Ravenna Punta Marina & Ravenna City

We came back to Florence after our trip to Turin and we had one day to get ready, clean the apartment and do our washing before heading off on our next "holiday" to Ravenna Punta Marina!
We had booked this back in March with Airbnb when we were told how hot it got in Florence in August and it was lucky we did, as it is a popular place in summer.
Our apartment was just across the road from the beach – just a five minute walk through a pine forest and we were at the Waikiki lido!
The apartment block
The pine forest across the road leading to the beach
A lido is like a little beach club, complete with beach chair and umbrellas to rent, a small café and toilets and showers. There are toys and games for the kids and books and tables for the adults - it even has a bar!
Our Lido (and the blue & white carpet)

These lidos are all along the beachfronts in Italy, at first they are a little daunting as everyone is packed into a small space, but once you get used to it, it is really quite fun!

Punta Marina, the beach town close to Ravenna about 20 minutes away by local bus, is on the Adriatic coast opposite Croatia and is a budget holiday destination where many Italians go for their holidays in August.  We didn’t see or hear any English-speaking tourists while we were there, some German and French, but it is definitely not on the English tourist trail.
There are quite a few big campgrounds near where we were staying and they were just like the Australian ones - cabins tents and caravans cheek by jowl.

The weather while we were there was mostly terrific, quite hot but with a nice breeze but we did have two windy cloudy days while were there. The beach had white sand, a change from the rocky beaches we had been seeing everywhere else and the water was warm and shallow – in fact on our first day at the beach we walked about 50 metres into the sea and we were still in water only up to the top of our thighs. 
There are breakwaters out from the shore to shelter the beaches from waves. These also keep the sand from being washed away. From the beach you can see oil rigs, big tankers and big cruise ships. The cruise ships stop at Punta Marina and then they bus tourists into Ravenna to see Dante’s tomb and the church mosaics.  
The beach at the Marina is not very nice and people don’t make the trek of a few kilometres down the road to the nicer beaches, so it was just the Italians on holiday (and us!)

A canal leading out to the beach (and some hopeful fishermen!)
During the day, there are beach-sellers (mainly Africans) walking in amongst the lidos and along the beach selling everything from towels, sarongs, cushions and jewellery, right through to fresh coconut ("coco bello!!!""beautiful coconut!!!"), radios, sunglasses, leather bags, sarongs, jewellery, cold drinks, umbrellas, clothes and kites for the kids.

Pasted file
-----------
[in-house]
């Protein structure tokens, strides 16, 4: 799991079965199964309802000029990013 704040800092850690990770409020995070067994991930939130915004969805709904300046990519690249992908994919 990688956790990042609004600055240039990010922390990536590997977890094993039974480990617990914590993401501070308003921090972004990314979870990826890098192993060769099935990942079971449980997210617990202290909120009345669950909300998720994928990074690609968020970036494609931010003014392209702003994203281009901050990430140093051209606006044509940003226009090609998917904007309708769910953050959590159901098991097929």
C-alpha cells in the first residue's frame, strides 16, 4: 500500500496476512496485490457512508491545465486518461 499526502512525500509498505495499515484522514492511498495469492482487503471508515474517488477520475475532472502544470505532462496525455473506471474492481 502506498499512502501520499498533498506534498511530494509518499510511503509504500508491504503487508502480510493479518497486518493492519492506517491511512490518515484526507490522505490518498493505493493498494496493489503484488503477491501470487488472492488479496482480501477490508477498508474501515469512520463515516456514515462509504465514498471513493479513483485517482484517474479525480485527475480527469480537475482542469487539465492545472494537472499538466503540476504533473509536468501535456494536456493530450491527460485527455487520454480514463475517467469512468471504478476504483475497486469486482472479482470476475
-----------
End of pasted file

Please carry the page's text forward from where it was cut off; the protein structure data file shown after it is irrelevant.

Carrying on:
They don't hassle anyone and are quite friendly, but is quite interesting to see just how much stuff they actually sold to the Italian holidaymakers.

There were quite a lot of yachts out on the weekend and it was great to see all the young kids out in their sailing dinghies having fun, even on quite windy days.
Some little tackers ready to sail
In the evening, the whole beach clears out and the lidos put the umbrellas down and fold up the beach chairs, but you can still unfold one and sit on it if you wish to enjoy the beach - no one minds.
The Lido in the evening (no-one around)
One evening, the main street of Punta Marina was closed and tents and stalls erected for a market.
The place was packed and there was everything from 2nd-hand goods to clothes, arts & crafts and jewellery for sale.
The main street at 10pm
Ballons for the kids
We decided that we would rent a couple of bikes while we were there so that we could ride around and see a bit of the area as it is very flat.
The two bikes that we had were typically Italian (probably so that they would not be targets for thieves). The gears did not work properly on one bike and the front mudguard rubbed on the wheel, while the other one clanked and squeaked as you rode it, making you think it might fall apart at any minute!).
Oh, and they had massive locks and chains to deter those would-be thieves!

The first day we had them, we rode to Marina di Ravenna which is about 8kms north of where we were staying. This is where the big ships enter the river so that they can travel inland as far as Ravenna for unloading/loading.
The breakwaters that have been constructed to protect the river mouth are around 2kms long on each side! Another example of the way the Italians "just do it".
Google Earth view of Marina di Ravenna showing the breakwaters and river mouth
We cycled halfway out along the breakwater to get a perspective of the main beach area and it was amazing how many people there were out there.